These informative signs are all along the trail

The start of the Pembrokeshire Coast Path in Amroth

The start of the Pembrokeshire Coast Path in Amroth

 

  • Day 1: Amroth to Giltar Point
  • Distance: 16km
  • Ascent / descent: 476m / 461m
  • Weather: sunny and hot

And so, at about 5:15pm we started our first day on the Pembrokeshire Coast Path. Sunset wasn’t until 9:30pm which meant we knew we had plenty of time to get some miles under our feet before dark. It was a gorgeous, sunny and warm afternoon. Much warmer than we had expected, after both packing hiking trousers for this trip! The trail started with an immediate climb, then continued up and down to Tenby.

Walking through old colliery railway tunnels

Walking through old colliery railway tunnels

Saundersfoot beach

Saundersfoot beach

I couldn’t have been happier to pass this fresh donut kiosk, my favourite type of donuts and only £2.50 for four!

Delicious fresh donuts in Saundersfoot

Delicious fresh donuts in Saundersfoot

Best donuts in the UK!

Best donuts in the UK!

Tenby in the distance

Tenby in the distance

This first section has its fair share of ups and downs!

This first section has its fair share of ups and downs!

Somewhere in the forest near the above pic, we ran into a man who was almost at the finish of his hike along the same trail, going southbound. He told us he was an ultra marathon runner and he certainly looked like one. He also told us he had been camping and had hiked the trail in the same amount of time that we were planning to, but he didn’t seem convinced that we could! He was carrying the smallest pack I’ve ever seen, more like a runners pack with two water bottles in front and a fanny pack. Maybe it was our backpacks full to the brim on this our day 1, or the fact that we don’t look like ultra marathon runners, that made him second guess our ability. Knowing KC, this was like putting fuel on the fire, which was a good thing, because I’m sure if and when we’re doubting ourselves over the next week, we’ll both replay this scene and it will edge us on!

Tenby views

Tenby views

Tenby was a lovely surprise and it’s somewhere I’d love to come back to. It was teeming with families eating fish and chips on benches, and seagulls waiting patiently. We passed colourful old buildings and inviting pubs with beer gardens, but alas we kept walking.

Walking into the beautiful coastal town of Tenby

Walking into the beautiful coastal town of Tenby

Walking into the beautiful coastal town of Tenby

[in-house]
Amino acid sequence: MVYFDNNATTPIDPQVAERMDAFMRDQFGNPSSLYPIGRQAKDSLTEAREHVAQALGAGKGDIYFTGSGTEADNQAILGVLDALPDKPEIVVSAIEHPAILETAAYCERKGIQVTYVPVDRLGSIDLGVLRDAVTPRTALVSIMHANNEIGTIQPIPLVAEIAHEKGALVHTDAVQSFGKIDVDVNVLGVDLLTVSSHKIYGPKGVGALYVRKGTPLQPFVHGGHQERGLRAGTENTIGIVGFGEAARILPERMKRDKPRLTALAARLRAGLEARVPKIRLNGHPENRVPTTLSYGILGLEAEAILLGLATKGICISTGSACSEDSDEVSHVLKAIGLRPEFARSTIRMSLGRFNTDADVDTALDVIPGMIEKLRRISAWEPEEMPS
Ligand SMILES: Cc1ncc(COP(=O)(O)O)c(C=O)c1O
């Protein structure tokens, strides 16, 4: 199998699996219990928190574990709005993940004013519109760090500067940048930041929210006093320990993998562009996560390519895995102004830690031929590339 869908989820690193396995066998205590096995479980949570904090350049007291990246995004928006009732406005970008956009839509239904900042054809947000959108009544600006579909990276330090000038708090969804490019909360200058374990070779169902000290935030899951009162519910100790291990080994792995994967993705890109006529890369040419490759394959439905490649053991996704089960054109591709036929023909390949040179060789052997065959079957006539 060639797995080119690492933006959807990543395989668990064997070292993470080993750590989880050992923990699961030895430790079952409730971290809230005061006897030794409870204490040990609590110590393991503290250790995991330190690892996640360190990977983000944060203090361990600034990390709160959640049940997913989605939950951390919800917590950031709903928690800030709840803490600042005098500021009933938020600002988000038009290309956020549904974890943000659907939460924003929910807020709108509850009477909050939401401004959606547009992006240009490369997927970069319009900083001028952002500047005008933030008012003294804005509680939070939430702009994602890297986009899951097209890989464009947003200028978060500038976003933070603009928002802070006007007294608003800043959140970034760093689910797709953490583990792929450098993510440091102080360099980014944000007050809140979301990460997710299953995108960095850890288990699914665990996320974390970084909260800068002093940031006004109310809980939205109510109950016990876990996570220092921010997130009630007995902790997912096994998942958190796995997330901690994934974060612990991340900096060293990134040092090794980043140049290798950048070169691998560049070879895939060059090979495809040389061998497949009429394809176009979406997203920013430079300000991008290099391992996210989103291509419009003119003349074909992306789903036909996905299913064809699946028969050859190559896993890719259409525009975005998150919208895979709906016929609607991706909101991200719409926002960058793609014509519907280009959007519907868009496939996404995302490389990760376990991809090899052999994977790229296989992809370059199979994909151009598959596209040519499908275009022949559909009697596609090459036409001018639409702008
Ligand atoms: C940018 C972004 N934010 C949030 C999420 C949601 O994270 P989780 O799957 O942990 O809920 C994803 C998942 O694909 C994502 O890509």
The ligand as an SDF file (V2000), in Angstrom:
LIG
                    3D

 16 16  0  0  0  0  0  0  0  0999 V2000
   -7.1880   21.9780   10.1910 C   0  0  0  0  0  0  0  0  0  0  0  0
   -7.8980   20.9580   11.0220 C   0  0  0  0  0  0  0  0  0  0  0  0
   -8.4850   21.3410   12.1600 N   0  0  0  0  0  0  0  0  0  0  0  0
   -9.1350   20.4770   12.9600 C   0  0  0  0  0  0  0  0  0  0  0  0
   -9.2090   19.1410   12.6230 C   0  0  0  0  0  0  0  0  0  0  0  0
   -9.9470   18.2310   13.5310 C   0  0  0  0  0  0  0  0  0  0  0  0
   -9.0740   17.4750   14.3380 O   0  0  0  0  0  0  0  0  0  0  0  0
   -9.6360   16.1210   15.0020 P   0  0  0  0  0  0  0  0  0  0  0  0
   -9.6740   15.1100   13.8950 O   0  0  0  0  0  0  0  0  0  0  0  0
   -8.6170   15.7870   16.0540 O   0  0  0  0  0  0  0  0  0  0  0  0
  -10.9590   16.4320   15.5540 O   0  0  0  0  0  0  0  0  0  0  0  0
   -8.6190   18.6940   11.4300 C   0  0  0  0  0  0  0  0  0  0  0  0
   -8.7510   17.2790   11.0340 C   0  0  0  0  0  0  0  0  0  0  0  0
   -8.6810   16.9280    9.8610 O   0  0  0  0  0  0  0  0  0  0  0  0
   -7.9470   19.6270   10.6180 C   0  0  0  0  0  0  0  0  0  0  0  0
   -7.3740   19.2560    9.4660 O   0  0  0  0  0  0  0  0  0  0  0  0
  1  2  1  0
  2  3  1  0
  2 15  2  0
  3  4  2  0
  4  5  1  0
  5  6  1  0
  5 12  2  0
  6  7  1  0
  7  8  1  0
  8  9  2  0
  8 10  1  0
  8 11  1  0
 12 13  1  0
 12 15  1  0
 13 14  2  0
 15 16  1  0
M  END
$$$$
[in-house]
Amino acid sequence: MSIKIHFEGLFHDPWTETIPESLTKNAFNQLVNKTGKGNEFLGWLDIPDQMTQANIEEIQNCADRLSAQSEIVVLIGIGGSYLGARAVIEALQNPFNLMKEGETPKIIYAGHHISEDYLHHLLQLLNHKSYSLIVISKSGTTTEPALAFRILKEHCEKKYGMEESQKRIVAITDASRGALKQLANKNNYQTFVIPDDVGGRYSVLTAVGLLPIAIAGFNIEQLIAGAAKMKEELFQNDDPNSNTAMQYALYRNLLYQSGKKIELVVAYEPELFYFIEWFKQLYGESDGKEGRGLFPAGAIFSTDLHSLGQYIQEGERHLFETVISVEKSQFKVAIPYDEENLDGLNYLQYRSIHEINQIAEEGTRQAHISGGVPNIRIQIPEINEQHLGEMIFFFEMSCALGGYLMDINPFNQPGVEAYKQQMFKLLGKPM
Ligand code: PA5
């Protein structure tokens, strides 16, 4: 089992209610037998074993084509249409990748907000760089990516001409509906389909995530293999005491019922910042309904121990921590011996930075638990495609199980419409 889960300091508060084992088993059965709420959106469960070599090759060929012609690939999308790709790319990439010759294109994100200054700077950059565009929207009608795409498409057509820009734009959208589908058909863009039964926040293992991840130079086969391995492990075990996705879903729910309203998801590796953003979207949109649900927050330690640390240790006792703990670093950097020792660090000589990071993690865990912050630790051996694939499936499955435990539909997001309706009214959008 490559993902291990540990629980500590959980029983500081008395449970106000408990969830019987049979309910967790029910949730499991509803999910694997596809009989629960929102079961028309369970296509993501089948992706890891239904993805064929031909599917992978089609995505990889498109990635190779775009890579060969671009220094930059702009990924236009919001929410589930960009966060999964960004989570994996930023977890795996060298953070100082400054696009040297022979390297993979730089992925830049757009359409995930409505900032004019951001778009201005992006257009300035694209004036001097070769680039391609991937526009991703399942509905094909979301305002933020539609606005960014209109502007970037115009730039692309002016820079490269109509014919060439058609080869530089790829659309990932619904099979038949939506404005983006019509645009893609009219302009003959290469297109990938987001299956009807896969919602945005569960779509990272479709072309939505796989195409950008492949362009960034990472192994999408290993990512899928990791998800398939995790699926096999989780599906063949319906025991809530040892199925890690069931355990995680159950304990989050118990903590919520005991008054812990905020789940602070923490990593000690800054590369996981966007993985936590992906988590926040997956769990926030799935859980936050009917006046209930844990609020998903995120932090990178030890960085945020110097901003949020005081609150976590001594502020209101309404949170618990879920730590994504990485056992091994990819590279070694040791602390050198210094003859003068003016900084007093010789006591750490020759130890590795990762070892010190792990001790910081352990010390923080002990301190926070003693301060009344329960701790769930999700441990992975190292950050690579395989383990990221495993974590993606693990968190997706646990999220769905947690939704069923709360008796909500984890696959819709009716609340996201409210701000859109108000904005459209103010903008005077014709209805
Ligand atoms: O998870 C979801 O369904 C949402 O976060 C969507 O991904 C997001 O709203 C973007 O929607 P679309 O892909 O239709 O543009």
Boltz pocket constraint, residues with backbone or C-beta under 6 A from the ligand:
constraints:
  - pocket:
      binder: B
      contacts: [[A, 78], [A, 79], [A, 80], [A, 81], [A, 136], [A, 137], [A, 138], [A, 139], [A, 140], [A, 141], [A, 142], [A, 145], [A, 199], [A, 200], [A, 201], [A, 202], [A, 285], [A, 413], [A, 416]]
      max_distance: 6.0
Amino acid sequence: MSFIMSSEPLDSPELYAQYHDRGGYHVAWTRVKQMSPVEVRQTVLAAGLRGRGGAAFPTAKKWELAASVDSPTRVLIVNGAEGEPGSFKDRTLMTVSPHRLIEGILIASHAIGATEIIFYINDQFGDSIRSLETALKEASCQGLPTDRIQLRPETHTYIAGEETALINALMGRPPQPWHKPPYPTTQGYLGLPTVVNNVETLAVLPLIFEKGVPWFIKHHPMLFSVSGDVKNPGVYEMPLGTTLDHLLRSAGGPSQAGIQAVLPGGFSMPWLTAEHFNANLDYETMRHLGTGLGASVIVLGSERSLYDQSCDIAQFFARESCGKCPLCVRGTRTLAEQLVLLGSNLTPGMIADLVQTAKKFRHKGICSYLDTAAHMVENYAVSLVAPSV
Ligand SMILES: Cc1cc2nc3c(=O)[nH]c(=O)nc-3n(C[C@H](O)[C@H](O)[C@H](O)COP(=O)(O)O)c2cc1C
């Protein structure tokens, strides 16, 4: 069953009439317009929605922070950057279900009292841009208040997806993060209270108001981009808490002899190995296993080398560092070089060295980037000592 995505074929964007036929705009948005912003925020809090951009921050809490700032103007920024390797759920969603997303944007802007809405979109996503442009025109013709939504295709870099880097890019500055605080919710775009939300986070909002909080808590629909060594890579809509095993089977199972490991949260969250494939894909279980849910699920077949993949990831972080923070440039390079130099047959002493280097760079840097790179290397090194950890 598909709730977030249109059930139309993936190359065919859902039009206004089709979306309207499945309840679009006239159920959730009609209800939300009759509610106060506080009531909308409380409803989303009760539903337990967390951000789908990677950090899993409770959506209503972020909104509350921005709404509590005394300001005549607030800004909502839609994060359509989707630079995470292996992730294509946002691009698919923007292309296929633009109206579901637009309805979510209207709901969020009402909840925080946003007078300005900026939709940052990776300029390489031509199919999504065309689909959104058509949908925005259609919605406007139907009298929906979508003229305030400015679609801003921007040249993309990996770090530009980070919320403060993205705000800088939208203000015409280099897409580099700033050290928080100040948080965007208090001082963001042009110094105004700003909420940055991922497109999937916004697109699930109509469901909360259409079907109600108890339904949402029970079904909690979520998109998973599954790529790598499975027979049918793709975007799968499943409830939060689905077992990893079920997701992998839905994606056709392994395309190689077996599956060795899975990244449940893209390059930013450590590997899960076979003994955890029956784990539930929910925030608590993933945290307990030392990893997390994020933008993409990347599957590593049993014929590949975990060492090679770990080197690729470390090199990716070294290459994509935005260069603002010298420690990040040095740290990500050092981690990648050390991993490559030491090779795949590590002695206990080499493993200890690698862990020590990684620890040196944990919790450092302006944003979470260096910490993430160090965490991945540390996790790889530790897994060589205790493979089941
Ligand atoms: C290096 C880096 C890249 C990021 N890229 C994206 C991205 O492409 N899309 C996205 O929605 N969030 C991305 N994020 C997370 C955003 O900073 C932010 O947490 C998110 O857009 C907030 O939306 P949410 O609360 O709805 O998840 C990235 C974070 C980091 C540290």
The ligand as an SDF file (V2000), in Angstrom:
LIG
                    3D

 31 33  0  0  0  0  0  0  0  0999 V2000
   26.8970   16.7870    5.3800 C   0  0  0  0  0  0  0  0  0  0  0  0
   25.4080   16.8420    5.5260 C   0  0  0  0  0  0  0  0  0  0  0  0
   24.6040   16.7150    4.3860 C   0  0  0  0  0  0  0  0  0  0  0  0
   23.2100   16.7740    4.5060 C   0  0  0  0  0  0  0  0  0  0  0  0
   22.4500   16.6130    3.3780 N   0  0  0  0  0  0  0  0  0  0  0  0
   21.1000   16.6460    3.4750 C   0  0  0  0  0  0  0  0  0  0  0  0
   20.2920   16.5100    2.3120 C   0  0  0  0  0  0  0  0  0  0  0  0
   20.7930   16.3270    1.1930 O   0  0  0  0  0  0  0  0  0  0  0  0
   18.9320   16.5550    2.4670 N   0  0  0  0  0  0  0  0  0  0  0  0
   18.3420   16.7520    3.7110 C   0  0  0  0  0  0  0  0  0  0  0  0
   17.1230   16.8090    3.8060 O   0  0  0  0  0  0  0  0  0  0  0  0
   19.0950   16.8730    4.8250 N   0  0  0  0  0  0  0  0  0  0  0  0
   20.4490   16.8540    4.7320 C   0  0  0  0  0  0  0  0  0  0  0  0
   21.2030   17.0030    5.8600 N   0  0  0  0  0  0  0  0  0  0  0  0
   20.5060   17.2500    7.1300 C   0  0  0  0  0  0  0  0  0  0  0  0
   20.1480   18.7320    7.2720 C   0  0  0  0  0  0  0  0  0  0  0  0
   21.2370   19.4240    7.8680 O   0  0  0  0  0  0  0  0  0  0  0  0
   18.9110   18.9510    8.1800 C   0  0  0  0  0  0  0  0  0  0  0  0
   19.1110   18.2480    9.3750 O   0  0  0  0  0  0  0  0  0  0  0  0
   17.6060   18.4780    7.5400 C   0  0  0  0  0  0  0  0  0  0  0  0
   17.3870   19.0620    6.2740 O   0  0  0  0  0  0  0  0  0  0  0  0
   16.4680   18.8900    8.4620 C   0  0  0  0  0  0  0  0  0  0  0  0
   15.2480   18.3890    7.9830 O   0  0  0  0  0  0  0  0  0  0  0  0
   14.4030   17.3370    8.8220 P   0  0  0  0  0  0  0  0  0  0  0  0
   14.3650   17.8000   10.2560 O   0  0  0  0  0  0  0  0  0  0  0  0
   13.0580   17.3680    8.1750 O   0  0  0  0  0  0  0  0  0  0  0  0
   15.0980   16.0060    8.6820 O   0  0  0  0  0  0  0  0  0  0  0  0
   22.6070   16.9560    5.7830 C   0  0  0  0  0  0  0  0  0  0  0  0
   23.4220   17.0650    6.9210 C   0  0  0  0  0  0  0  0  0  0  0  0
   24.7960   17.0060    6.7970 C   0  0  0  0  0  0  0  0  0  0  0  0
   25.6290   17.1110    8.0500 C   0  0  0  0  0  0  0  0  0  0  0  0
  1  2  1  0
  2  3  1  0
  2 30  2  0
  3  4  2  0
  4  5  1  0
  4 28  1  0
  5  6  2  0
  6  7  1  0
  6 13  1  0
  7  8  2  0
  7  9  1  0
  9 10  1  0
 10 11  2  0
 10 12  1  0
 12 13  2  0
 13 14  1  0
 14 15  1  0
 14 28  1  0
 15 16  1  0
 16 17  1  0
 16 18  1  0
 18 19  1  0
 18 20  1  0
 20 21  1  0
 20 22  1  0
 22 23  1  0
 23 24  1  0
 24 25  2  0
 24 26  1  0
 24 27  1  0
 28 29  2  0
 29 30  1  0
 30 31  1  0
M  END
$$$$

Walking into the beautiful coastal town of Tenby

This photo was taken at 8:45pm, you gotta love long summer nights!

This photo was taken at 8:45pm, you gotta love long summer nights!

It's 9:34pm and still more than enough light to keep walking... this is looking back at Tenby

It’s 9:34pm and still more than enough light to keep walking… this is looking back at Tenby

Tenby South Beach was absolutely littered with these giant jellyfish which all looked like they were wearing ballet tutus

Tenby South Beach was absolutely littered with these giant jellyfish which all looked like they were wearing ballet tutus

Tenby South Beach was absolutely littered with these giant jellyfish which all looked like they were wearing ballet tutus

Tenby South Beach was absolutely littered with these giant jellyfish which all looked like they were wearing ballet tutus

KC and a giant jellyfish, for scale

KC and a giant jellyfish, for scale

PCP1 elevation profile from Garmin Connect

PCP1 elevation profile from Garmin Connect

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7 responses to “Pembrokeshire Coast Path – Day 1 – getting to the start and an evening stroll past Tenby, 16km

  1. Hi there! I met you two when you were hiking in the PCT with Shepherd. My mother and I were hanging out just below Mt. Hood, and we had some trail magic for you guys. Glad you two are reunited. My husband and I plan to do some of the long trails in the UK in the future, so I am looking forward to reading about your adventures. Happy trails to you both! 👍

    Liked by 1 person

    • Hi! We both have such fond memories of the PCT and the generosity of the trail angels we met, thank you!!! There’s quite a few national trails to choose from in the UK (which is why KC took so long to choose this one), but this has certainly been a stunning trail and I highly recommend it. Happy trails! 🙂

      Liked by 1 person